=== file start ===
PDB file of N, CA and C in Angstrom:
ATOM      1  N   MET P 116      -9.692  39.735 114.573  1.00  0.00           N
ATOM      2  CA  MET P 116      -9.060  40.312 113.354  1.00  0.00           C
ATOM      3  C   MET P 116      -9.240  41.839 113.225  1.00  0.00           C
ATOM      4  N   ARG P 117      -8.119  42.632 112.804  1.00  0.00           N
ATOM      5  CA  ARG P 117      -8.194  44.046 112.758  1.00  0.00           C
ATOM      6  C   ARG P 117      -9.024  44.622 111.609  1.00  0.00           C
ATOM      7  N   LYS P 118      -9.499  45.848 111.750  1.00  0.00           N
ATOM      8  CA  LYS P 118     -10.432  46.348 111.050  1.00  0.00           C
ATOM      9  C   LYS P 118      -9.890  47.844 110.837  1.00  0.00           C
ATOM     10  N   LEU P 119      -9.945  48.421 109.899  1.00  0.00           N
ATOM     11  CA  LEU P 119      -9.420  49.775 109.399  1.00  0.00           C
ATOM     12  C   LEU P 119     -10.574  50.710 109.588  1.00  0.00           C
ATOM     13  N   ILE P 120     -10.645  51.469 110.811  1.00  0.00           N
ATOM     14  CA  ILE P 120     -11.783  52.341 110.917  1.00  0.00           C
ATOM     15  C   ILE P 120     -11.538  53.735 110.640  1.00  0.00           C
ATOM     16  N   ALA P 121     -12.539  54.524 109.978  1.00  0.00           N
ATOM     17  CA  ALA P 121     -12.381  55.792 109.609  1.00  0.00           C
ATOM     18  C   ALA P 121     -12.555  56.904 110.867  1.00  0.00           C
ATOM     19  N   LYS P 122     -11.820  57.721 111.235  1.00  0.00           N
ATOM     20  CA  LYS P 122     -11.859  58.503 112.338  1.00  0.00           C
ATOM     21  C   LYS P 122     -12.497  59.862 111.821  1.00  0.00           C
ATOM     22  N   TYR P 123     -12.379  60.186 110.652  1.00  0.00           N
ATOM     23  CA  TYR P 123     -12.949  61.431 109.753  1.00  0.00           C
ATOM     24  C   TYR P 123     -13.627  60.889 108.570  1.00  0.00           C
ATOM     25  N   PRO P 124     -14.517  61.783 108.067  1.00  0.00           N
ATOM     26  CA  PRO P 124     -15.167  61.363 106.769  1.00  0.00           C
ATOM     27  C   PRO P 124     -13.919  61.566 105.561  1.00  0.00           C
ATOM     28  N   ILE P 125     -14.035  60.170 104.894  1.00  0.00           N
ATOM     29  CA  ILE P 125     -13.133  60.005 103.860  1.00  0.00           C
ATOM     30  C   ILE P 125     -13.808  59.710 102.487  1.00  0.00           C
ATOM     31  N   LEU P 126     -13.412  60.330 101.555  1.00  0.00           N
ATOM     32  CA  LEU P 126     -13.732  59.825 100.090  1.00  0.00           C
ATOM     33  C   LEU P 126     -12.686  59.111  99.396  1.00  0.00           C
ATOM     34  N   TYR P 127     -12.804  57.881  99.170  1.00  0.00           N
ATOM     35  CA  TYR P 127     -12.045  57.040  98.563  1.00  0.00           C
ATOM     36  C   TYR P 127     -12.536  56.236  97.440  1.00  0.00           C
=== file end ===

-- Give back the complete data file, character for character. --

PDB file of N, CA and C in Angstrom:
ATOM      1  N   MET P 116      -9.692  39.735 114.573  1.00  0.00           N
ATOM      2  CA  MET P 116      -9.060  40.312 113.354  1.00  0.00           C
ATOM      3  C   MET P 116      -9.240  41.839 113.225  1.00  0.00           C
ATOM      4  N   ARG P 117      -8.119  42.632 112.804  1.00  0.00           N
ATOM      5  CA  ARG P 117      -8.194  44.046 112.758  1.00  0.00           C
ATOM      6  C   ARG P 117      -9.024  44.622 111.609  1.00  0.00           C
ATOM      7  N   LYS P 118      -9.499  45.848 111.750  1.00  0.00           N
ATOM      8  CA  LYS P 118     -10.432  46.348 111.050  1.00  0.00           C
ATOM      9  C   LYS P 118      -9.890  47.844 110.837  1.00  0.00           C
ATOM     10  N   LEU P 119      -9.945  48.421 109.899  1.00  0.00           N
ATOM     11  CA  LEU P 119      -9.420  49.775 109.399  1.00  0.00           C
ATOM     12  C   LEU P 119     -10.574  50.710 109.588  1.00  0.00           C
ATOM     13  N   ILE P 120     -10.645  51.469 110.811  1.00  0.00           N
ATOM     14  CA  ILE P 120     -11.783  52.341 110.917  1.00  0.00           C
ATOM     15  C   ILE P 120     -11.538  53.735 110.640  1.00  0.00           C
ATOM     16  N   ALA P 121     -12.539  54.524 109.978  1.00  0.00           N
ATOM     17  CA  ALA P 121     -12.381  55.792 109.609  1.00  0.00           C
ATOM     18  C   ALA P 121     -12.555  56.904 110.867  1.00  0.00           C
ATOM     19  N   LYS P 122     -11.820  57.721 111.235  1.00  0.00           N
ATOM     20  CA  LYS P 122     -11.859  58.503 112.338  1.00  0.00           C
ATOM     21  C   LYS P 122     -12.497  59.862 111.821  1.00  0.00           C
ATOM     22  N   TYR P 123     -12.379  60.186 110.652  1.00  0.00           N
ATOM     23  CA  TYR P 123     -12.949  61.431 109.753  1.00  0.00           C
ATOM     24  C   TYR P 123     -13.627  60.889 108.570  1.00  0.00           C
ATOM     25  N   PRO P 124     -14.517  61.783 108.067  1.00  0.00           N
ATOM     26  CA  PRO P 124     -15.167  61.363 106.769  1.00  0.00           C
ATOM     27  C   PRO P 124     -13.919  61.566 105.561  1.00  0.00           C
ATOM     28  N   ILE P 125     -14.035  60.170 104.894  1.00  0.00           N
ATOM     29  CA  ILE P 125     -13.133  60.005 103.860  1.00  0.00           C
ATOM     30  C   ILE P 125     -13.808  59.710 102.487  1.00  0.00           C
ATOM     31  N   LEU P 126     -13.412  60.330 101.555  1.00  0.00           N
ATOM     32  CA  LEU P 126     -13.732  59.825 100.090  1.00  0.00           C
ATOM     33  C   LEU P 126     -12.686  59.111  99.396  1.00  0.00           C
ATOM     34  N   TYR P 127     -12.804  57.881  99.170  1.00  0.00           N
ATOM     35  CA  TYR P 127     -12.045  57.040  98.563  1.00  0.00           C
ATOM     36  C   TYR P 127     -12.536  56.236  97.440  1.00  0.00           C